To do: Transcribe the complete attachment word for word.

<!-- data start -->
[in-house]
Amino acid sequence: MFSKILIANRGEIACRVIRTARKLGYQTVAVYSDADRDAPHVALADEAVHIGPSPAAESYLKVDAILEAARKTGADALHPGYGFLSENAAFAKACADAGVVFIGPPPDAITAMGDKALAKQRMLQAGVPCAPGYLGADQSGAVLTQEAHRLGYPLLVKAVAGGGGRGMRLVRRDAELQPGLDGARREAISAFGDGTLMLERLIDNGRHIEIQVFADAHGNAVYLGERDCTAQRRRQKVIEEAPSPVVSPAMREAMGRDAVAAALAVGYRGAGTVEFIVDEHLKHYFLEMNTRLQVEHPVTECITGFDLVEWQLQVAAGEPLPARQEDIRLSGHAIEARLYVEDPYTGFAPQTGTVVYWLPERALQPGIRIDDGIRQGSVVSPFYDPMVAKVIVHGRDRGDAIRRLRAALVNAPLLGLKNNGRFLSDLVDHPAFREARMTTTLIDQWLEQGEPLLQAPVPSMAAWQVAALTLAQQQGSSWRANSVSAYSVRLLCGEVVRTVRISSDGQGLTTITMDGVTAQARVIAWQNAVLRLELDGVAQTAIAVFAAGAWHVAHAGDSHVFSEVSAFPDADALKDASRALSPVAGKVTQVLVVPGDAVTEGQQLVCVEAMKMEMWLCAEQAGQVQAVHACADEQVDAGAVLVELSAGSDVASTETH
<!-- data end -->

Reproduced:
[in-house]
Amino acid sequence: MFSKILIANRGEIACRVIRTARKLGYQTVAVYSDADRDAPHVALADEAVHIGPSPAAESYLKVDAILEAARKTGADALHPGYGFLSENAAFAKACADAGVVFIGPPPDAITAMGDKALAKQRMLQAGVPCAPGYLGADQSGAVLTQEAHRLGYPLLVKAVAGGGGRGMRLVRRDAELQPGLDGARREAISAFGDGTLMLERLIDNGRHIEIQVFADAHGNAVYLGERDCTAQRRRQKVIEEAPSPVVSPAMREAMGRDAVAAALAVGYRGAGTVEFIVDEHLKHYFLEMNTRLQVEHPVTECITGFDLVEWQLQVAAGEPLPARQEDIRLSGHAIEARLYVEDPYTGFAPQTGTVVYWLPERALQPGIRIDDGIRQGSVVSPFYDPMVAKVIVHGRDRGDAIRRLRAALVNAPLLGLKNNGRFLSDLVDHPAFREARMTTTLIDQWLEQGEPLLQAPVPSMAAWQVAALTLAQQQGSSWRANSVSAYSVRLLCGEVVRTVRISSDGQGLTTITMDGVTAQARVIAWQNAVLRLELDGVAQTAIAVFAAGAWHVAHAGDSHVFSEVSAFPDADALKDASRALSPVAGKVTQVLVVPGDAVTEGQQLVCVEAMKMEMWLCAEQAGQVQAVHACADEQVDAGAVLVELSAGSDVASTETH